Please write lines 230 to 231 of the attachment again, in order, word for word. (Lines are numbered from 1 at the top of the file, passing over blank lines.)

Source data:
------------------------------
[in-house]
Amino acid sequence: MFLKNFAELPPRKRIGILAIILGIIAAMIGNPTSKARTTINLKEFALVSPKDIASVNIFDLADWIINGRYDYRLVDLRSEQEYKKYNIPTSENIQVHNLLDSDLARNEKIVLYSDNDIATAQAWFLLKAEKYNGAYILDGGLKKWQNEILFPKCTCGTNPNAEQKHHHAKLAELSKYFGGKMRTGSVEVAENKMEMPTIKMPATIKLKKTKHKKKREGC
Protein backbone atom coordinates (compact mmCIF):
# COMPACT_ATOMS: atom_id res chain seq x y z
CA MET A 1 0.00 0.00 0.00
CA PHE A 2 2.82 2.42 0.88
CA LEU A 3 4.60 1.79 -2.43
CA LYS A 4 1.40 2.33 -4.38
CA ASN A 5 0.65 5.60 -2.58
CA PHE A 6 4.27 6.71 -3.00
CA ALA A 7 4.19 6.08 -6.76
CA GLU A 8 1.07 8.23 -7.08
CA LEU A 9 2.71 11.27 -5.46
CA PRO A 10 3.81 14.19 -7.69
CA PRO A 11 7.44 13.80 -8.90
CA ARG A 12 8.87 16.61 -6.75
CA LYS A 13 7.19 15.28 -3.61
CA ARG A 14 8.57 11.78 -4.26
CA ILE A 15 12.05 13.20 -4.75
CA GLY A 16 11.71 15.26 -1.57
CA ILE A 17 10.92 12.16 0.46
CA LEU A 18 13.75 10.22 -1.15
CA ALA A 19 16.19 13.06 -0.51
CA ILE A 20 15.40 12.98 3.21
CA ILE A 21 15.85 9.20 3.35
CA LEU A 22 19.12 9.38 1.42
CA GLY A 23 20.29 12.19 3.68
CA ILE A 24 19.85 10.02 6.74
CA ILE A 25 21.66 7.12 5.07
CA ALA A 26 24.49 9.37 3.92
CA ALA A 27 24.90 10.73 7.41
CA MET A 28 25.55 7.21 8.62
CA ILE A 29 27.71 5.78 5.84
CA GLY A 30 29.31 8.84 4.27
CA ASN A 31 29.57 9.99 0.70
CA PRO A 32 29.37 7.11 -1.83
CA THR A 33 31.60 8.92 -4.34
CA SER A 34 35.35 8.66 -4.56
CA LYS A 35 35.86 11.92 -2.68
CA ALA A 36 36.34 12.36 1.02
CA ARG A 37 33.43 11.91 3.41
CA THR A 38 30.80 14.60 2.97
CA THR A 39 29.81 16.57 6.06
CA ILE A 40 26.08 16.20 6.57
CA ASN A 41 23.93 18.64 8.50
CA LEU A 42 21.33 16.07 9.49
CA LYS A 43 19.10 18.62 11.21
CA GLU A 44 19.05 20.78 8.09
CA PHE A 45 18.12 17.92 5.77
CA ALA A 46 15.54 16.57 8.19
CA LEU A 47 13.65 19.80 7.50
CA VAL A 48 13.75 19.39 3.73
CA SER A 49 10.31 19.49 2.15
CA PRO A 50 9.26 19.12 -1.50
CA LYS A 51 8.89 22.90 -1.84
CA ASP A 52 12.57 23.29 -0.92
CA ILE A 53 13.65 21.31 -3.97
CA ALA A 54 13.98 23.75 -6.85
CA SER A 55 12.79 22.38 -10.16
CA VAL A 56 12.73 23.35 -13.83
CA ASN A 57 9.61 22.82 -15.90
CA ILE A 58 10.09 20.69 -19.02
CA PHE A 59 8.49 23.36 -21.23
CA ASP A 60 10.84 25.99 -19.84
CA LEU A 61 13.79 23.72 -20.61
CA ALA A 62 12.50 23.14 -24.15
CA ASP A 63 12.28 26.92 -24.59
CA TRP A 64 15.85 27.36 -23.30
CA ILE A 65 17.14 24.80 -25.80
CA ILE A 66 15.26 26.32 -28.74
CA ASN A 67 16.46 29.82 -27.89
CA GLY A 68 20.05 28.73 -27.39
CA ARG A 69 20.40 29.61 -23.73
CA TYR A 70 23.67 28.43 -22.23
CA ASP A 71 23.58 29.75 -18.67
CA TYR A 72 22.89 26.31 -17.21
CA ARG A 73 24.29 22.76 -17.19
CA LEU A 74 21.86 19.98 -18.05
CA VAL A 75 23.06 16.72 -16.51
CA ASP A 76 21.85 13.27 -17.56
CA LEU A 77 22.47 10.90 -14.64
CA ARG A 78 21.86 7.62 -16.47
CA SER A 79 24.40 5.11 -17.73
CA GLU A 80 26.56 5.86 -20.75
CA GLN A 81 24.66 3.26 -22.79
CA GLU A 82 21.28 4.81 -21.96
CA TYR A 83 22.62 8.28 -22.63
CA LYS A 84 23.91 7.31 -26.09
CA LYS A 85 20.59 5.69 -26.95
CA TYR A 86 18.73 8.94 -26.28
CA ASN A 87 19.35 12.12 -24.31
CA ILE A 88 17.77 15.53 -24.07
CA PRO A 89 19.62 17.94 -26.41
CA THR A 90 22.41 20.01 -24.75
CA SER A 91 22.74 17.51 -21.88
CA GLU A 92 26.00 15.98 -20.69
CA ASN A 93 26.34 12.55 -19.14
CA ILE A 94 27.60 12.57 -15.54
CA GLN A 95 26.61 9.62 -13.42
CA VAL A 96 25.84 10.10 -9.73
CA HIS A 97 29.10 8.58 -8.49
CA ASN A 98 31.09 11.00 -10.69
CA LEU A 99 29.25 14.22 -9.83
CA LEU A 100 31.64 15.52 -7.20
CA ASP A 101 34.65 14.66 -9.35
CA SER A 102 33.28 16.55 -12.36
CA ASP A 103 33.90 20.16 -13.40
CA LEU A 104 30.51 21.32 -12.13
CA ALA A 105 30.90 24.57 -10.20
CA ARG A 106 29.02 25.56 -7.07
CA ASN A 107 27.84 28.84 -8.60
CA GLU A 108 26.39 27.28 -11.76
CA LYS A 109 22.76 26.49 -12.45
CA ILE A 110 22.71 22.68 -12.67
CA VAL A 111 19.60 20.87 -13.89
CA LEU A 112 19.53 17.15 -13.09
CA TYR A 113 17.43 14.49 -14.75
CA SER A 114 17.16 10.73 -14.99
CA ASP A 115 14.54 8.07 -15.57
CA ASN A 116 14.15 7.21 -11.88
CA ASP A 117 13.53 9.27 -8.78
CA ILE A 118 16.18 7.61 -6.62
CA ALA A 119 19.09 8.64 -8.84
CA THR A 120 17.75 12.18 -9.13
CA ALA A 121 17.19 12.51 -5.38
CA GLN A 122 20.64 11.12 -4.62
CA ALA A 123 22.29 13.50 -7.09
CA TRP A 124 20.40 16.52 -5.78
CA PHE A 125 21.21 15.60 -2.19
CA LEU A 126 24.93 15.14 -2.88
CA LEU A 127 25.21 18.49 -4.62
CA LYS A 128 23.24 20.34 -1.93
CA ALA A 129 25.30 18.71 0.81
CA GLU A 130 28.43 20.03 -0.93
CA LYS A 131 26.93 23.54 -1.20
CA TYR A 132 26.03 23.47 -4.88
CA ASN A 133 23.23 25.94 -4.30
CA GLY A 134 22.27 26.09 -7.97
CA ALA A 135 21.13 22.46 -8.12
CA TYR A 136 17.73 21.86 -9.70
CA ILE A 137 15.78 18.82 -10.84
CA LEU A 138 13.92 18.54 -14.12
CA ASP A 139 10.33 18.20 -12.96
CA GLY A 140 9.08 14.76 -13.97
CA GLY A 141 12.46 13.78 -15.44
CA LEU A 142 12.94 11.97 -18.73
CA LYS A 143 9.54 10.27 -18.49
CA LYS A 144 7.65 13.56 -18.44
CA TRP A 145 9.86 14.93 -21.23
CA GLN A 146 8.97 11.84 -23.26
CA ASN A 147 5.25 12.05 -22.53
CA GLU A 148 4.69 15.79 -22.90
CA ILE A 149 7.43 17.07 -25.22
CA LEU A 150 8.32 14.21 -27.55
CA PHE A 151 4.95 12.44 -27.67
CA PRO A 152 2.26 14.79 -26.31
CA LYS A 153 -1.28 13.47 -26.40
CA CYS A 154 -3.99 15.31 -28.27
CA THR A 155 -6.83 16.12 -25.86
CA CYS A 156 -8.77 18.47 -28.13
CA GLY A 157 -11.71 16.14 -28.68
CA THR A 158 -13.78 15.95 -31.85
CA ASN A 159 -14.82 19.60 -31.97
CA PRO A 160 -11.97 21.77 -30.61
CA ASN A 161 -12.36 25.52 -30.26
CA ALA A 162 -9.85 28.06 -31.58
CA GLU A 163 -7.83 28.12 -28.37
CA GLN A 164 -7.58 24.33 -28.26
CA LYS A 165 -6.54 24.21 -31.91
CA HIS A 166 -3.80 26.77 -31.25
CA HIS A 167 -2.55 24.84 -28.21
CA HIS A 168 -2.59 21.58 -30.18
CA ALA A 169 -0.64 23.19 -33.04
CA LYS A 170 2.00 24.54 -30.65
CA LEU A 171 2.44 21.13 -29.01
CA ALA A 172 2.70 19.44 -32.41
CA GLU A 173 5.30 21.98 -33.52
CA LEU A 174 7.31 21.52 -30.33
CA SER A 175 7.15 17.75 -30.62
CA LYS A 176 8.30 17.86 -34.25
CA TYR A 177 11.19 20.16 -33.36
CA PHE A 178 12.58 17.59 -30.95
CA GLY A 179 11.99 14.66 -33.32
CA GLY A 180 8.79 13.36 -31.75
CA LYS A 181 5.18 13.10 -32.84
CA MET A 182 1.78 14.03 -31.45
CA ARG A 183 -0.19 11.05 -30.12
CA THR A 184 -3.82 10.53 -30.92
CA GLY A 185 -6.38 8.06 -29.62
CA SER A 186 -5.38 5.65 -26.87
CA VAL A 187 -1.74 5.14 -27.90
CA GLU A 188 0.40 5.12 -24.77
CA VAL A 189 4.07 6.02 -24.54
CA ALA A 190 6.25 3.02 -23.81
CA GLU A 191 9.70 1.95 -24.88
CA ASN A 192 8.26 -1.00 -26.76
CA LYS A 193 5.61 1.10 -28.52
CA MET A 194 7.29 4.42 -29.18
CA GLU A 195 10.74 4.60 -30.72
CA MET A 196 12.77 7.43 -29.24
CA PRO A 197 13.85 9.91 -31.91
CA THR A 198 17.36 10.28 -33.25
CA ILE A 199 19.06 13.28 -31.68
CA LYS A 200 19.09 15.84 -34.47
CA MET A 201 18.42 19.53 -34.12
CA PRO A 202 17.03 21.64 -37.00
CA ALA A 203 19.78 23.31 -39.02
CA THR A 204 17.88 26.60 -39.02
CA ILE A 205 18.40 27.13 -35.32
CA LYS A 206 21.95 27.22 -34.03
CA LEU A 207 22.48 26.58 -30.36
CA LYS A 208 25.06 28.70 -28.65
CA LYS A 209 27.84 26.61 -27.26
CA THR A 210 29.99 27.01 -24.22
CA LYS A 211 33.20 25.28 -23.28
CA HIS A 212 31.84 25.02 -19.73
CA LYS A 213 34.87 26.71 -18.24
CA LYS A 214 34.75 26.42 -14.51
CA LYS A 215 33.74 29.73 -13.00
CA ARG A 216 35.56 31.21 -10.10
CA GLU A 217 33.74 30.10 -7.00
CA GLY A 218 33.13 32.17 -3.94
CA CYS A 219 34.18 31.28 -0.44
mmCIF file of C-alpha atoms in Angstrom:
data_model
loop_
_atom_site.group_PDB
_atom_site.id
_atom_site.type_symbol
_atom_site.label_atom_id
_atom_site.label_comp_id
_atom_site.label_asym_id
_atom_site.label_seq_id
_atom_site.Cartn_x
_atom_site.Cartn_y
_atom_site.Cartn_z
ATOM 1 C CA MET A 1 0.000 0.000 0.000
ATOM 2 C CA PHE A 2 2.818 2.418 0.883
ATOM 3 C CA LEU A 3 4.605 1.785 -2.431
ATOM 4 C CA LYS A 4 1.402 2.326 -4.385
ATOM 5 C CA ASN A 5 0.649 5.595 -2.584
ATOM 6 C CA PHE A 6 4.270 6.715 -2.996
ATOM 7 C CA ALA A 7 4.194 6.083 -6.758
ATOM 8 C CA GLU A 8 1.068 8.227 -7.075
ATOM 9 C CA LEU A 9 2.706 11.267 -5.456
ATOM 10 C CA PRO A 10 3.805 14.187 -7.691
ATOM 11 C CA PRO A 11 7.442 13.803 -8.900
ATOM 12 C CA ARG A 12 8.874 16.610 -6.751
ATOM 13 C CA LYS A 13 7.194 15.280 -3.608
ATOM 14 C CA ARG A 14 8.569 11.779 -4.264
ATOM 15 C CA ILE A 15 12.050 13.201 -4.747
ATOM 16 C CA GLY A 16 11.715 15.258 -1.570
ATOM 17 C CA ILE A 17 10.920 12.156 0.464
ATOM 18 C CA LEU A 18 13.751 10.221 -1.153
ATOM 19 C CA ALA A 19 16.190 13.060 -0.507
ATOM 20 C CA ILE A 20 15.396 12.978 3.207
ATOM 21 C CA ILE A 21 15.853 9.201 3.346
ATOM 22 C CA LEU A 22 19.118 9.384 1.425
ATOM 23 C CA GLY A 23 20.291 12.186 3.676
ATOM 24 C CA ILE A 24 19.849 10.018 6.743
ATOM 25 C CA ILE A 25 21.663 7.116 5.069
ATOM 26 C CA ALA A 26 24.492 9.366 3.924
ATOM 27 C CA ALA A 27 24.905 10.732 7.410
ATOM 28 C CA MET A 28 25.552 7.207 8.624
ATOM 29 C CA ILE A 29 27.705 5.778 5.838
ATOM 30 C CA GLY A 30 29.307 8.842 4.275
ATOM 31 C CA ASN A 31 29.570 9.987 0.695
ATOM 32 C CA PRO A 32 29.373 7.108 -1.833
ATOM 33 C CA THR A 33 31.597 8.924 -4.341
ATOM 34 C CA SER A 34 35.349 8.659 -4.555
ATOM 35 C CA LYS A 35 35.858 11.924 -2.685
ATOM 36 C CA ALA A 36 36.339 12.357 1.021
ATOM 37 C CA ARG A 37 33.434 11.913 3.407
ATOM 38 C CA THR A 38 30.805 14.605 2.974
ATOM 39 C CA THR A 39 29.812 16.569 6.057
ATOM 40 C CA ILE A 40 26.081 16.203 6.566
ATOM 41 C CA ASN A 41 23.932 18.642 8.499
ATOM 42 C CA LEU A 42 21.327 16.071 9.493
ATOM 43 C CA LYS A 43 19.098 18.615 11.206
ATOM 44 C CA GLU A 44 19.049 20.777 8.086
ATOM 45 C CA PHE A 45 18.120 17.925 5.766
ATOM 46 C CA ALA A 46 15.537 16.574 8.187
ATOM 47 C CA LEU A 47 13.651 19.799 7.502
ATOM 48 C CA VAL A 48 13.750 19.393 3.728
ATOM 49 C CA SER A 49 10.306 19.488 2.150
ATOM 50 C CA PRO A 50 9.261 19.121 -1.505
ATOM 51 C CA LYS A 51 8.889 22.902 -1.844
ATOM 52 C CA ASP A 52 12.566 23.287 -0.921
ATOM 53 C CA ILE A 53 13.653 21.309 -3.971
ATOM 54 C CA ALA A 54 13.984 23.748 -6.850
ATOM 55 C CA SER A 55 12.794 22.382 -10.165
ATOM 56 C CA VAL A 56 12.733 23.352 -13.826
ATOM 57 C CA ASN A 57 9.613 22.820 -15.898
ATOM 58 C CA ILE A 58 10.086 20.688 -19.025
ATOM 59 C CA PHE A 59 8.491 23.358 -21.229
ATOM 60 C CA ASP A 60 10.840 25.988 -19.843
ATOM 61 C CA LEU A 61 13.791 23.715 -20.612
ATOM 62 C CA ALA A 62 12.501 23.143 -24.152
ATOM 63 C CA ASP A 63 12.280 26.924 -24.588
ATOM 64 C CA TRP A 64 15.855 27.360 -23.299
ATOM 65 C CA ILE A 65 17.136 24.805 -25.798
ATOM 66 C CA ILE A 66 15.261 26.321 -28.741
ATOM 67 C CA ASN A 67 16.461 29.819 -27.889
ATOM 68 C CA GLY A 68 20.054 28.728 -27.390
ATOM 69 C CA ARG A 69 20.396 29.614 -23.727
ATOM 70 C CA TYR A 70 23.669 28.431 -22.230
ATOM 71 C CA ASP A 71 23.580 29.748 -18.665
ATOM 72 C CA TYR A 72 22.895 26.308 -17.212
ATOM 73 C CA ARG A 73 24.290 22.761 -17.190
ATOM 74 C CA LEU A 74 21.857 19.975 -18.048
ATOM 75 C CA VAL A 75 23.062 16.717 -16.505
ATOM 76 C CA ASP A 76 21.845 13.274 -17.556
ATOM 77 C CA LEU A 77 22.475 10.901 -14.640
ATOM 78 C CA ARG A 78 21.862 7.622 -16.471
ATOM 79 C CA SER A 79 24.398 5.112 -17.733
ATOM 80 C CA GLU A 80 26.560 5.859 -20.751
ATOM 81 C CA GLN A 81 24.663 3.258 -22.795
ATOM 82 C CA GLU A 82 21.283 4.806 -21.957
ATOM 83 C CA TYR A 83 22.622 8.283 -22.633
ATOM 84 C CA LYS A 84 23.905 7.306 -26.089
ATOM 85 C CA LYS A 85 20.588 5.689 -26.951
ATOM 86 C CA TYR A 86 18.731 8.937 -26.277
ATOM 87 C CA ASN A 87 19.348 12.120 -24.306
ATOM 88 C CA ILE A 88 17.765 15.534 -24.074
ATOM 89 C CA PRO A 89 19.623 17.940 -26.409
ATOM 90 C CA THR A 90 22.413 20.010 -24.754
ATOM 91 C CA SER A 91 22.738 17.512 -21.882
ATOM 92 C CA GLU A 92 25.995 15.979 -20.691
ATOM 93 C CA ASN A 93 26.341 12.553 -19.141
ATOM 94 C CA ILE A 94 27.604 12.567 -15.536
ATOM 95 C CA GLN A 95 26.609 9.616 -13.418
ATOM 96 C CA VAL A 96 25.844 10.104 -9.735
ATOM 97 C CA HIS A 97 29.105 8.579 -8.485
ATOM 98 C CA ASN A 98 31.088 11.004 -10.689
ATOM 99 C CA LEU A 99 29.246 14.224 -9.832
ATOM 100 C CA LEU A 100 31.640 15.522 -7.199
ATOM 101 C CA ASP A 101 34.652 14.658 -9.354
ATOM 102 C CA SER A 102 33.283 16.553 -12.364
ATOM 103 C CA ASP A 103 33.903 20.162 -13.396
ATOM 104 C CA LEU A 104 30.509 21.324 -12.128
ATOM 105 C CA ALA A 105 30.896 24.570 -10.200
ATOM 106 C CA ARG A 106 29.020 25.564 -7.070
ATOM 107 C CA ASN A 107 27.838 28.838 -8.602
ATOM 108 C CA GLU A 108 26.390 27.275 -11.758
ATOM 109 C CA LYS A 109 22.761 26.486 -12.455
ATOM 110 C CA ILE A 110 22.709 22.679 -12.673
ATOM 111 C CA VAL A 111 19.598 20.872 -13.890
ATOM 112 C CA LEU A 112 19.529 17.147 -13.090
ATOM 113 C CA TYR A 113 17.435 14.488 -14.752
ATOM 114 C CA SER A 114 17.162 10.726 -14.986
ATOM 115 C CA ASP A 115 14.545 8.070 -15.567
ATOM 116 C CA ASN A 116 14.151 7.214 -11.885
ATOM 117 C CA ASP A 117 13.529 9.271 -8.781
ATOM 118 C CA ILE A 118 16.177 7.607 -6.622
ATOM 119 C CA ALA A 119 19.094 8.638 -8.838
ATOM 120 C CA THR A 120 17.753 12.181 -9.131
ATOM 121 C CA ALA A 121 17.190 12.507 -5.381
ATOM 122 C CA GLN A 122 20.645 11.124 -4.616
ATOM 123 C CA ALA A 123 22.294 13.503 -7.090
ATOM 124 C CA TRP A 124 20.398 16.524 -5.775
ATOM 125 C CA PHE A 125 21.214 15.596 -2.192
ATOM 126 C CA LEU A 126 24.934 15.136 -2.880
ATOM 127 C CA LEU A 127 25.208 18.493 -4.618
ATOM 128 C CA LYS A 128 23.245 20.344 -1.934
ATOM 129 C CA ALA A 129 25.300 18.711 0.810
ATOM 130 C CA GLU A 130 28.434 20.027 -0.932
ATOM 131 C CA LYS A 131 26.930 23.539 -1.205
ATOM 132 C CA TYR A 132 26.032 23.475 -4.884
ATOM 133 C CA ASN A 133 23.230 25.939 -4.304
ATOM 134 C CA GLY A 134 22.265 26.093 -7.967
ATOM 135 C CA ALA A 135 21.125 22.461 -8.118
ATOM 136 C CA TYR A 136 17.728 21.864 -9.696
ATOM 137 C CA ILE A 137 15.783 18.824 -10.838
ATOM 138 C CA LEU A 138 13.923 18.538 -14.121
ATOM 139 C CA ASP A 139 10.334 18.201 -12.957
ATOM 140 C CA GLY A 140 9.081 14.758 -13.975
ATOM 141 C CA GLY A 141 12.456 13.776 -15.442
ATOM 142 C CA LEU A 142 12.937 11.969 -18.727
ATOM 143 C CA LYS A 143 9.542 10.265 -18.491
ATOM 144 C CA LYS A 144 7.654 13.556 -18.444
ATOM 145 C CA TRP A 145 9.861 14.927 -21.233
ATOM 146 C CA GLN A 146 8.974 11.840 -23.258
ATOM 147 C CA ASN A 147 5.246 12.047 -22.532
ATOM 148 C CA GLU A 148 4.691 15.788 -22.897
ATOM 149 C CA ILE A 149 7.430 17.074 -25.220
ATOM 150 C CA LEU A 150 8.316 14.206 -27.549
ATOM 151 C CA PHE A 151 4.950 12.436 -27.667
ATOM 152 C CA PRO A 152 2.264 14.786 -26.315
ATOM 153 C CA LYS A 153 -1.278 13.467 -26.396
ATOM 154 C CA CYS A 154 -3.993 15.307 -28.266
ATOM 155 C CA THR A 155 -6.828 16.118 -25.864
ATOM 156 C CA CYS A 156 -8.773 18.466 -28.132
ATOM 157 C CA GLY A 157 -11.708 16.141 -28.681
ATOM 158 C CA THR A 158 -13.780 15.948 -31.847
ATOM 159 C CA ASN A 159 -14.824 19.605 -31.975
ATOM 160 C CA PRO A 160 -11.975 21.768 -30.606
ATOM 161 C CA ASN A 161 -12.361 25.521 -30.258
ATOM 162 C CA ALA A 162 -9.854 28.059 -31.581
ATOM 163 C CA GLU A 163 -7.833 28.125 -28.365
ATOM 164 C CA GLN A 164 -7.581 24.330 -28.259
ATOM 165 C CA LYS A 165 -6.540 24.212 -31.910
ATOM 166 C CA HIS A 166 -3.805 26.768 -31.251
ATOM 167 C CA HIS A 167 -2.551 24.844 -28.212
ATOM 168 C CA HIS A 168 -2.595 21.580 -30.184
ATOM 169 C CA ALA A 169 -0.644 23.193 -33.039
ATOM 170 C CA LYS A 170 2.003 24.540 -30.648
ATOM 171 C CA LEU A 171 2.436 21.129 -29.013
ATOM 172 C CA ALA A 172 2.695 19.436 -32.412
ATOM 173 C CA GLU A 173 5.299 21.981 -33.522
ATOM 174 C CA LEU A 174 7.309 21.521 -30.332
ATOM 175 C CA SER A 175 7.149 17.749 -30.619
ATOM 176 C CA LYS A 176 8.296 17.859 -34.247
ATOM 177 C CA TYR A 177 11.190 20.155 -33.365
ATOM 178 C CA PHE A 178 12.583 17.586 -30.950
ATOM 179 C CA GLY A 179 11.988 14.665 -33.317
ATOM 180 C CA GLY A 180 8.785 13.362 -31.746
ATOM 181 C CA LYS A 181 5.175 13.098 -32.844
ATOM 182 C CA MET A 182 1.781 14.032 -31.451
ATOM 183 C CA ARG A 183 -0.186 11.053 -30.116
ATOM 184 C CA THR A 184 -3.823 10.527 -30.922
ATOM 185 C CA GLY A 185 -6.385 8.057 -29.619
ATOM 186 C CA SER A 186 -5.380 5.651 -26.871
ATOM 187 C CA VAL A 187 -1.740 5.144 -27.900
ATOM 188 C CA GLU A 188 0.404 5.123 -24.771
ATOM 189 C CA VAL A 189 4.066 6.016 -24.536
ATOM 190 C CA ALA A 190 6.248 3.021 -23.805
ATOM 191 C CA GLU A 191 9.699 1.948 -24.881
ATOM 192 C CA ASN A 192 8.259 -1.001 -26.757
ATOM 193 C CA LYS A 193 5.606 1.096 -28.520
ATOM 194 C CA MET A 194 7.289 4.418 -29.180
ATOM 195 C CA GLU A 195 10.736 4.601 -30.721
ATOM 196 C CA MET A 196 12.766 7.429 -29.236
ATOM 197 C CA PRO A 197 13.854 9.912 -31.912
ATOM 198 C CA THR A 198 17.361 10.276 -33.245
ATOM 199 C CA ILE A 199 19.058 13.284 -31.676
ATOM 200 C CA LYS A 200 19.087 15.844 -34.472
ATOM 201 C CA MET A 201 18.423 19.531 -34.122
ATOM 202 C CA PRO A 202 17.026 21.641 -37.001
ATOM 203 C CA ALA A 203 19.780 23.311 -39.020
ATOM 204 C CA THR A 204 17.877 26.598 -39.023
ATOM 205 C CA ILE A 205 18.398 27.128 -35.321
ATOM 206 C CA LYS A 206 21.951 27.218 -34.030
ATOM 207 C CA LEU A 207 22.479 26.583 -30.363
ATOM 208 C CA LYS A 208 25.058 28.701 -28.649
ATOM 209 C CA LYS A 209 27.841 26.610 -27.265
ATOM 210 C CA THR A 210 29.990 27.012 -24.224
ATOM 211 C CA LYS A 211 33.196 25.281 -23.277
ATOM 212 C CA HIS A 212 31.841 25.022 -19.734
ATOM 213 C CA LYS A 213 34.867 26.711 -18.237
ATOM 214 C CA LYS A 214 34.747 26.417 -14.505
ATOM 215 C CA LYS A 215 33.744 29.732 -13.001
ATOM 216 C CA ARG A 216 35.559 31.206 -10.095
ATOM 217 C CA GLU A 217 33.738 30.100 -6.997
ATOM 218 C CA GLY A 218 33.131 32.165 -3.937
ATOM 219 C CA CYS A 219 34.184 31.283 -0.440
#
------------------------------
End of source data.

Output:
_atom_site.label_atom_id
_atom_site.label_comp_id